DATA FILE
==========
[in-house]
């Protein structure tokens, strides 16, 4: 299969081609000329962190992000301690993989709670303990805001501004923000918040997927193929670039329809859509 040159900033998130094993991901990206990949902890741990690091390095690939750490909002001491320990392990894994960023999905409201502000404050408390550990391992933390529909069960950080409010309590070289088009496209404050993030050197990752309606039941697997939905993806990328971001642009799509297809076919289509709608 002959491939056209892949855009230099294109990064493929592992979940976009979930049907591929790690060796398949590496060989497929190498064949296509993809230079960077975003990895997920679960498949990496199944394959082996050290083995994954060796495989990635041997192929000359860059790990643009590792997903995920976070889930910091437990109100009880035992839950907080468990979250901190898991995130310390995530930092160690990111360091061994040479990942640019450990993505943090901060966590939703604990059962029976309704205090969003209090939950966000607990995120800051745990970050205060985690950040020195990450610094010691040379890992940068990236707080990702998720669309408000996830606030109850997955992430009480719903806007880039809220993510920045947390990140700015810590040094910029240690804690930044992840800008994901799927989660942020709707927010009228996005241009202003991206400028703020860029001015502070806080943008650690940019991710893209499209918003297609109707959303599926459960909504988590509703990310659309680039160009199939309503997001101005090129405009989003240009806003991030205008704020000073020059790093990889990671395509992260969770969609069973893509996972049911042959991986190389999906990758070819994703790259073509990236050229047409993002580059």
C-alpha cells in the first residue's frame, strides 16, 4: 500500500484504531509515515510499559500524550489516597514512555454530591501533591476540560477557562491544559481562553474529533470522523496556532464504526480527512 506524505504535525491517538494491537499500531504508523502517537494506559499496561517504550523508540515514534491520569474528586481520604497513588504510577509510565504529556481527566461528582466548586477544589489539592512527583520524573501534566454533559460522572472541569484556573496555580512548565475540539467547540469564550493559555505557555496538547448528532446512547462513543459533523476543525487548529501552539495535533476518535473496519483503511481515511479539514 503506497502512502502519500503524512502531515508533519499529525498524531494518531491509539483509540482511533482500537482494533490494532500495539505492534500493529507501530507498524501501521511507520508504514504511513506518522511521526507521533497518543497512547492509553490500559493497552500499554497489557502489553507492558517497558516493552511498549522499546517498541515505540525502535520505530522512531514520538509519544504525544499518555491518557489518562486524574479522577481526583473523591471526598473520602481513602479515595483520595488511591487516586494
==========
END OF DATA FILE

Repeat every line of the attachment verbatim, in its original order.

[in-house]
């Protein structure tokens, strides 16, 4: 299969081609000329962190992000301690993989709670303990805001501004923000918040997927193929670039329809859509 040159900033998130094993991901990206990949902890741990690091390095690939750490909002001491320990392990894994960023999905409201502000404050408390550990391992933390529909069960950080409010309590070289088009496209404050993030050197990752309606039941697997939905993806990328971001642009799509297809076919289509709608 002959491939056209892949855009230099294109990064493929592992979940976009979930049907591929790690060796398949590496060989497929190498064949296509993809230079960077975003990895997920679960498949990496199944394959082996050290083995994954060796495989990635041997192929000359860059790990643009590792997903995920976070889930910091437990109100009880035992839950907080468990979250901190898991995130310390995530930092160690990111360091061994040479990942640019450990993505943090901060966590939703604990059962029976309704205090969003209090939950966000607990995120800051745990970050205060985690950040020195990450610094010691040379890992940068990236707080990702998720669309408000996830606030109850997955992430009480719903806007880039809220993510920045947390990140700015810590040094910029240690804690930044992840800008994901799927989660942020709707927010009228996005241009202003991206400028703020860029001015502070806080943008650690940019991710893209499209918003297609109707959303599926459960909504988590509703990310659309680039160009199939309503997001101005090129405009989003240009806003991030205008704020000073020059790093990889990671395509992260969770969609069973893509996972049911042959991986190389999906990758070819994703790259073509990236050229047409993002580059």
C-alpha cells in the first residue's frame, strides 16, 4: 500500500484504531509515515510499559500524550489516597514512555454530591501533591476540560477557562491544559481562553474529533470522523496556532464504526480527512 506524505504535525491517538494491537499500531504508523502517537494506559499496561517504550523508540515514534491520569474528586481520604497513588504510577509510565504529556481527566461528582466548586477544589489539592512527583520524573501534566454533559460522572472541569484556573496555580512548565475540539467547540469564550493559555505557555496538547448528532446512547462513543459533523476543525487548529501552539495535533476518535473496519483503511481515511479539514 503506497502512502502519500503524512502531515508533519499529525498524531494518531491509539483509540482511533482500537482494533490494532500495539505492534500493529507501530507498524501501521511507520508504514504511513506518522511521526507521533497518543497512547492509553490500559493497552500499554497489557502489553507492558517497558516493552511498549522499546517498541515505540525502535520505530522512531514520538509519544504525544499518555491518557489518562486524574479522577481526583473523591471526598473520602481513602479515595483520595488511591487516586494